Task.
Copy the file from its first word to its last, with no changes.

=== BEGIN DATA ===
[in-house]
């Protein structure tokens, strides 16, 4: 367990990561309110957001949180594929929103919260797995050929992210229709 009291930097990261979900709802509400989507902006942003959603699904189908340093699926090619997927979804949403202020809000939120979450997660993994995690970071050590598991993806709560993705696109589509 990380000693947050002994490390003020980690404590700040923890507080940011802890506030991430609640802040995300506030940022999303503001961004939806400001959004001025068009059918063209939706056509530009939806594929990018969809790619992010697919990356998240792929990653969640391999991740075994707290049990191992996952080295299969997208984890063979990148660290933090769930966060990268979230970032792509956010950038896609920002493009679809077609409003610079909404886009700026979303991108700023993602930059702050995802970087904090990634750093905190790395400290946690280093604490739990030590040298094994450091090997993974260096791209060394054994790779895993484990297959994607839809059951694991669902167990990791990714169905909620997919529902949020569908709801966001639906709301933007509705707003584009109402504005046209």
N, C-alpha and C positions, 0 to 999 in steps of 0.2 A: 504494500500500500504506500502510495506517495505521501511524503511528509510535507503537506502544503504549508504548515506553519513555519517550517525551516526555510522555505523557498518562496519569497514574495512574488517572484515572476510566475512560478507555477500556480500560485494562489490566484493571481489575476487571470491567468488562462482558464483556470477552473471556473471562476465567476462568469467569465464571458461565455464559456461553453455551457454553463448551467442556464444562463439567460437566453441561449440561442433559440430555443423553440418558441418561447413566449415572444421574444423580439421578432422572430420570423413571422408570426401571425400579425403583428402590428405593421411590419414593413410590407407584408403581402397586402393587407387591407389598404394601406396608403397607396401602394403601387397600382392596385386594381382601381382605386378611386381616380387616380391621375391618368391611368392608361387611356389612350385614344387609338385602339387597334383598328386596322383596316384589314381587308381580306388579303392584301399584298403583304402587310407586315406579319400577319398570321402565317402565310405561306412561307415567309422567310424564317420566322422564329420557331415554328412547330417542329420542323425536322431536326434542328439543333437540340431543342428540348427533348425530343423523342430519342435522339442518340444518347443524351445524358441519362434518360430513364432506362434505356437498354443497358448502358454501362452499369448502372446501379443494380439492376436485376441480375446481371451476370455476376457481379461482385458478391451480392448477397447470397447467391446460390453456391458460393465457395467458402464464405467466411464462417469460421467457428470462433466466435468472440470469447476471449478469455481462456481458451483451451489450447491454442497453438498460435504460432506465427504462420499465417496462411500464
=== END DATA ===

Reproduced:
[in-house]
């Protein structure tokens, strides 16, 4: 367990990561309110957001949180594929929103919260797995050929992210229709 009291930097990261979900709802509400989507902006942003959603699904189908340093699926090619997927979804949403202020809000939120979450997660993994995690970071050590598991993806709560993705696109589509 990380000693947050002994490390003020980690404590700040923890507080940011802890506030991430609640802040995300506030940022999303503001961004939806400001959004001025068009059918063209939706056509530009939806594929990018969809790619992010697919990356998240792929990653969640391999991740075994707290049990191992996952080295299969997208984890063979990148660290933090769930966060990268979230970032792509956010950038896609920002493009679809077609409003610079909404886009700026979303991108700023993602930059702050995802970087904090990634750093905190790395400290946690280093604490739990030590040298094994450091090997993974260096791209060394054994790779895993484990297959994607839809059951694991669902167990990791990714169905909620997919529902949020569908709801966001639906709301933007509705707003584009109402504005046209």
N, C-alpha and C positions, 0 to 999 in steps of 0.2 A: 504494500500500500504506500502510495506517495505521501511524503511528509510535507503537506502544503504549508504548515506553519513555519517550517525551516526555510522555505523557498518562496519569497514574495512574488517572484515572476510566475512560478507555477500556480500560485494562489490566484493571481489575476487571470491567468488562462482558464483556470477552473471556473471562476465567476462568469467569465464571458461565455464559456461553453455551457454553463448551467442556464444562463439567460437566453441561449440561442433559440430555443423553440418558441418561447413566449415572444421574444423580439421578432422572430420570423413571422408570426401571425400579425403583428402590428405593421411590419414593413410590407407584408403581402397586402393587407387591407389598404394601406396608403397607396401602394403601387397600382392596385386594381382601381382605386378611386381616380387616380391621375391618368391611368392608361387611356389612350385614344387609338385602339387597334383598328386596322383596316384589314381587308381580306388579303392584301399584298403583304402587310407586315406579319400577319398570321402565317402565310405561306412561307415567309422567310424564317420566322422564329420557331415554328412547330417542329420542323425536322431536326434542328439543333437540340431543342428540348427533348425530343423523342430519342435522339442518340444518347443524351445524358441519362434518360430513364432506362434505356437498354443497358448502358454501362452499369448502372446501379443494380439492376436485376441480375446481371451476370455476376457481379461482385458478391451480392448477397447470397447467391446460390453456391458460393465457395467458402464464405467466411464462417469460421467457428470462433466466435468472440470469447476471449478469455481462456481458451483451451489450447491454442497453438498460435504460432506465427504462420499465417496462411500464